Bread shortages could emerge in Northern Ireland this weekend after talks broke down over employee pay at a Hovis factory in Belfast, a workers’ union has warned.
Hovis workers passed the strike action with a 90.5% majority after union representatives rejected the offer of a 3% pay rise.
Union Unite has called for a 10% hike, which it claims is necessary to bring pay into line with Hovis workers in Great Britain. Hovis described the call as “clearly unsustainable”, arguing it had offered an “above inflation pay offer of 3% each year for two years”.
The strike will begin on Friday morning.
Sean McKeever, regional officer for Unite, said production at Hovis’ Belfast site had already stopped. The site is responsible for producing half of NI’s bread. “This strike is likely to lead to bread shortages as early as the weekend.”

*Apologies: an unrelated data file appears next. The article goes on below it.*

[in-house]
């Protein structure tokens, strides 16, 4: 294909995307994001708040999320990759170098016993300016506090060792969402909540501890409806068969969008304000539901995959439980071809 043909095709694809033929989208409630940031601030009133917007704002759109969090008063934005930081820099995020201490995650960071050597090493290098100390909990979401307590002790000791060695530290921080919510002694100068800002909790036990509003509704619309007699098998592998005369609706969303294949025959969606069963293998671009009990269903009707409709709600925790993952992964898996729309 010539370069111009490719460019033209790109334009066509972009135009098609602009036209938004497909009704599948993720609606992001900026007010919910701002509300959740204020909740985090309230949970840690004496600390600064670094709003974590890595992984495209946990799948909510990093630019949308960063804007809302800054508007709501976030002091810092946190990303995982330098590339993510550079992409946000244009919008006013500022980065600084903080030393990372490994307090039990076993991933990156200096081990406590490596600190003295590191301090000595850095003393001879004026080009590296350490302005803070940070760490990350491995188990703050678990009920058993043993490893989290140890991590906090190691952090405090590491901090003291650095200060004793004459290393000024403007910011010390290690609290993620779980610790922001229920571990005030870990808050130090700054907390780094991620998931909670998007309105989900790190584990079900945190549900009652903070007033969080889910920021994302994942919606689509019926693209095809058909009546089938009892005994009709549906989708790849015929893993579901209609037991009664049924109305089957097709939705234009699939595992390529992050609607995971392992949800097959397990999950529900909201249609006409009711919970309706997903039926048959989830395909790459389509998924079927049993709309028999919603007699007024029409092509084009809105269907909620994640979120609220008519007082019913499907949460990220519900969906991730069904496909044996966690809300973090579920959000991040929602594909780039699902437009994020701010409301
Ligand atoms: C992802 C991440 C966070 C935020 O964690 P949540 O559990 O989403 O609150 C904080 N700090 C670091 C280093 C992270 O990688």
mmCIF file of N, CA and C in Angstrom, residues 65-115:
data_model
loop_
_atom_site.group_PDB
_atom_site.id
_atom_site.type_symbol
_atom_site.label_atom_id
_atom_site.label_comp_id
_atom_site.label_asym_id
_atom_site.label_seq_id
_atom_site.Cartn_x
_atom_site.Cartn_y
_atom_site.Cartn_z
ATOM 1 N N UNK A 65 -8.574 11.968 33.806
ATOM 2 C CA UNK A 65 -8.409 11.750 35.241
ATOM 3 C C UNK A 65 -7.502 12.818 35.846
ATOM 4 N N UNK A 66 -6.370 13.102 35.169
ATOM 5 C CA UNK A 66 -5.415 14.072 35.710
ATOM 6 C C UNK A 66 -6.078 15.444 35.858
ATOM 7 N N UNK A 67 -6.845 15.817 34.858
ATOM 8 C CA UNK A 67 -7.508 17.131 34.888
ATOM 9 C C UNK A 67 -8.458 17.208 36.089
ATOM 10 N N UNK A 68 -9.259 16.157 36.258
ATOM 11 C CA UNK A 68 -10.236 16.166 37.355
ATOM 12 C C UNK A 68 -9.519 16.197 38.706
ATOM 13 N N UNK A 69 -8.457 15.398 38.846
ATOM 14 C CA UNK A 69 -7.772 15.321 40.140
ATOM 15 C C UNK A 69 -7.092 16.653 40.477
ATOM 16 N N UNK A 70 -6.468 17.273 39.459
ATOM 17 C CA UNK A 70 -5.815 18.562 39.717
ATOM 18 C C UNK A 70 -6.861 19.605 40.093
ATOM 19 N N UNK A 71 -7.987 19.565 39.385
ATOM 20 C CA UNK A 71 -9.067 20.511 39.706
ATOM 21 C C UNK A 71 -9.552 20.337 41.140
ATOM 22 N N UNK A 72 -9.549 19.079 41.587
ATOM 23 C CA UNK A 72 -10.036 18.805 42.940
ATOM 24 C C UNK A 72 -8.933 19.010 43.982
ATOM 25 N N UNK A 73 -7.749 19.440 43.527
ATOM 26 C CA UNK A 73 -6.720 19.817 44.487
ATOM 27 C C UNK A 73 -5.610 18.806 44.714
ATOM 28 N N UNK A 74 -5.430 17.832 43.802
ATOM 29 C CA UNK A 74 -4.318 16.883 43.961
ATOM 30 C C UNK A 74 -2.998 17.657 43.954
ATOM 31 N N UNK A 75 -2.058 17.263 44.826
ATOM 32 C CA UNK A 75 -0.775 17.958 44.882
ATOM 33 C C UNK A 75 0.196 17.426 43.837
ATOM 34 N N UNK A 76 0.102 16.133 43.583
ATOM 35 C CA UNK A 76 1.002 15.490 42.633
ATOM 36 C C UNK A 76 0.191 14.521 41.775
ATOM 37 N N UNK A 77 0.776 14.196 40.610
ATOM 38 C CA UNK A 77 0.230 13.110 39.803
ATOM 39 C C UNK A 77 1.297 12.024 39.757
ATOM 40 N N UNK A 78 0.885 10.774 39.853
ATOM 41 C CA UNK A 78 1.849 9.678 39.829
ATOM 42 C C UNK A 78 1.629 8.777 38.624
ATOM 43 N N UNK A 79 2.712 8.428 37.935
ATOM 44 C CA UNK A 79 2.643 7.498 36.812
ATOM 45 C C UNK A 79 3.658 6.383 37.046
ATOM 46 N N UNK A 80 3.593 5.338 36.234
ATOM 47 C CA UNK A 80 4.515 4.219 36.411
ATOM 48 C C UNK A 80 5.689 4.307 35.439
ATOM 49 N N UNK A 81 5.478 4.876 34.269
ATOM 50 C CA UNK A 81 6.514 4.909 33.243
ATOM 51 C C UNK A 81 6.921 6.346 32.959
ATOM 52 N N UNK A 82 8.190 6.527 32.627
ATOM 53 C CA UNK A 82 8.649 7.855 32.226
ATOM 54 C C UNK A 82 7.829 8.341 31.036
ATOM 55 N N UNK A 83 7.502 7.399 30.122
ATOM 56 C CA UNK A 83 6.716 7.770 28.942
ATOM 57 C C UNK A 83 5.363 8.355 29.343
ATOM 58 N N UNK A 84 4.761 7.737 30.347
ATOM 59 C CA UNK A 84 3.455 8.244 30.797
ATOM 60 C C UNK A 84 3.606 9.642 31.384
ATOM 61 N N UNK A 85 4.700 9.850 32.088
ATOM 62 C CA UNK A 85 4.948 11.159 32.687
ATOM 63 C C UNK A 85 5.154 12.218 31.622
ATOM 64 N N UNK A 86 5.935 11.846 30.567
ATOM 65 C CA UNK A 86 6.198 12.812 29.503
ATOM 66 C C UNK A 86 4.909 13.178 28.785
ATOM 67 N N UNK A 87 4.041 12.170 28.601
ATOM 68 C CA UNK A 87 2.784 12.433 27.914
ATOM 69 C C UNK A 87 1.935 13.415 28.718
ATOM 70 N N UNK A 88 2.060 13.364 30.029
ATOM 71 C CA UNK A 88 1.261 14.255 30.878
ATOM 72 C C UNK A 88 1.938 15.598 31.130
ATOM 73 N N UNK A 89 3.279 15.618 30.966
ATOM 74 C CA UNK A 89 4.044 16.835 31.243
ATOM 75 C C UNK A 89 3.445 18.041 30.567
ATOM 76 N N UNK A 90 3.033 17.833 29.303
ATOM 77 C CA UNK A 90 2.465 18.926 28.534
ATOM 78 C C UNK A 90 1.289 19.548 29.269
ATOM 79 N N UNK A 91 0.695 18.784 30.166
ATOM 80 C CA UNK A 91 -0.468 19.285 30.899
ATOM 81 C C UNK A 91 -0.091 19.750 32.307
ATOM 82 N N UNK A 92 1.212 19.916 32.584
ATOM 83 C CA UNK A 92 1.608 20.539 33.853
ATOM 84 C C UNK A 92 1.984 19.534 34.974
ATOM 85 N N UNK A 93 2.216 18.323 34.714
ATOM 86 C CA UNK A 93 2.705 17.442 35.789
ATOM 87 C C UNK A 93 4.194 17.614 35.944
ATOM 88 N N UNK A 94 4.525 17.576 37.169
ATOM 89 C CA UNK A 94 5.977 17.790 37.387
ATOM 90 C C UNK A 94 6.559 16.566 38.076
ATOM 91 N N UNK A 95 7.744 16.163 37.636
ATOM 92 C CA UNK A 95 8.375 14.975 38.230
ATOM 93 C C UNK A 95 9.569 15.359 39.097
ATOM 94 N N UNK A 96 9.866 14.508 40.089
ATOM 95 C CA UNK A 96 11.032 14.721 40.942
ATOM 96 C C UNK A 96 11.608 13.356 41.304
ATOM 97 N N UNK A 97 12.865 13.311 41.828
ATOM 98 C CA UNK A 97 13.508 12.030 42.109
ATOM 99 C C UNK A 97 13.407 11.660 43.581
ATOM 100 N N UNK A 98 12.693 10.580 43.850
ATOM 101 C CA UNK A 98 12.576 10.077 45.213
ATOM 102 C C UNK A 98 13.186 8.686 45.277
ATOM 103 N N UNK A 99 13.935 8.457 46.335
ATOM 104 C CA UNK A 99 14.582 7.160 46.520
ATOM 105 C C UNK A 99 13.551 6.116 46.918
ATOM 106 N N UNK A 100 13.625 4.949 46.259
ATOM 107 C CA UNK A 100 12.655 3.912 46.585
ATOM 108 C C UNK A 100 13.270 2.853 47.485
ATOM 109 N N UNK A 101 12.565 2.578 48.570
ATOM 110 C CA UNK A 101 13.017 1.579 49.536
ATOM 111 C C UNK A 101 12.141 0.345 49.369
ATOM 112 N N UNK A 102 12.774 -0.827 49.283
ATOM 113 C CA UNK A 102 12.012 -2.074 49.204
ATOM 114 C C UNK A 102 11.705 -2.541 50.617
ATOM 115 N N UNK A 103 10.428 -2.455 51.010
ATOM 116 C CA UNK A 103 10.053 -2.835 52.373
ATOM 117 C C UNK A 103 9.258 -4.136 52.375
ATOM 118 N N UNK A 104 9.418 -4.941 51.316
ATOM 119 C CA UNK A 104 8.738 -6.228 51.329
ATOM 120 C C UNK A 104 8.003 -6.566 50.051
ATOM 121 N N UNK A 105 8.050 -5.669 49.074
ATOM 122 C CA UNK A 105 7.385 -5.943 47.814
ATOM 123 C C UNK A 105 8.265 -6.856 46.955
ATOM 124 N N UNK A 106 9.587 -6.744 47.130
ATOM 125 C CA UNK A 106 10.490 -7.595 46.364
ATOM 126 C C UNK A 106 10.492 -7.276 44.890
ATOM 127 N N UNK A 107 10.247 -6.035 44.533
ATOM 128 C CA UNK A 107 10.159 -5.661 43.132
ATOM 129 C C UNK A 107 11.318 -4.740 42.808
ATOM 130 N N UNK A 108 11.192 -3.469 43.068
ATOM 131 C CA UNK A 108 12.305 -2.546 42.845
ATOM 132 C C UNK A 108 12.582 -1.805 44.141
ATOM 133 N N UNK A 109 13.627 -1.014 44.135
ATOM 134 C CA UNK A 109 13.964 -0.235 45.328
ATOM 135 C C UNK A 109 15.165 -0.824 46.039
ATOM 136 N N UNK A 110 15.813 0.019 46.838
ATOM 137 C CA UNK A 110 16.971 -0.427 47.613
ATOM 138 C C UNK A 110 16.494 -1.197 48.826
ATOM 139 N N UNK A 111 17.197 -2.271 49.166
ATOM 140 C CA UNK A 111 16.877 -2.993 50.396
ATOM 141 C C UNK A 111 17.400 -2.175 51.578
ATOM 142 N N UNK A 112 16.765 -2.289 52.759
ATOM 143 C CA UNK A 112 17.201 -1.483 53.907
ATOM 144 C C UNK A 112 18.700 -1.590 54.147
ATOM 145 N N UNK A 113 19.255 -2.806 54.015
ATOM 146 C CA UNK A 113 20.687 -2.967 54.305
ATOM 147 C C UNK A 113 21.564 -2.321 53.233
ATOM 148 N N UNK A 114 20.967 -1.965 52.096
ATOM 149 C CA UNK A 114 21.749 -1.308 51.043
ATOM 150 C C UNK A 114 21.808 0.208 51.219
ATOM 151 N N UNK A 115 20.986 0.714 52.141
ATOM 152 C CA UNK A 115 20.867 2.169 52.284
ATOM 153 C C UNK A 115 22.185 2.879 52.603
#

The new Irish Sea border could compound the shortages as it is now more difficult to move bread from GB into NI, McKeever added.
“Hovis is a hugely successful company which reported pre-tax profits at the end of last year of £19.2m. There is no excuse for treating their workers in Northern Ireland any differently to those in Great Britain.”
A Hovis spokesman said the baker was “disappointed to hear strike action is going ahead as we have made an above inflation pay offer of 3% each year for two years which we believe is fair and reasonable given current market conditions.
“We operate in a tough and competitive market,” he added, “but we offer pay and conditions that are market comparable.
“Our pay is dictated by local market conditions but is set to be competitive with every comparable industry in that region.”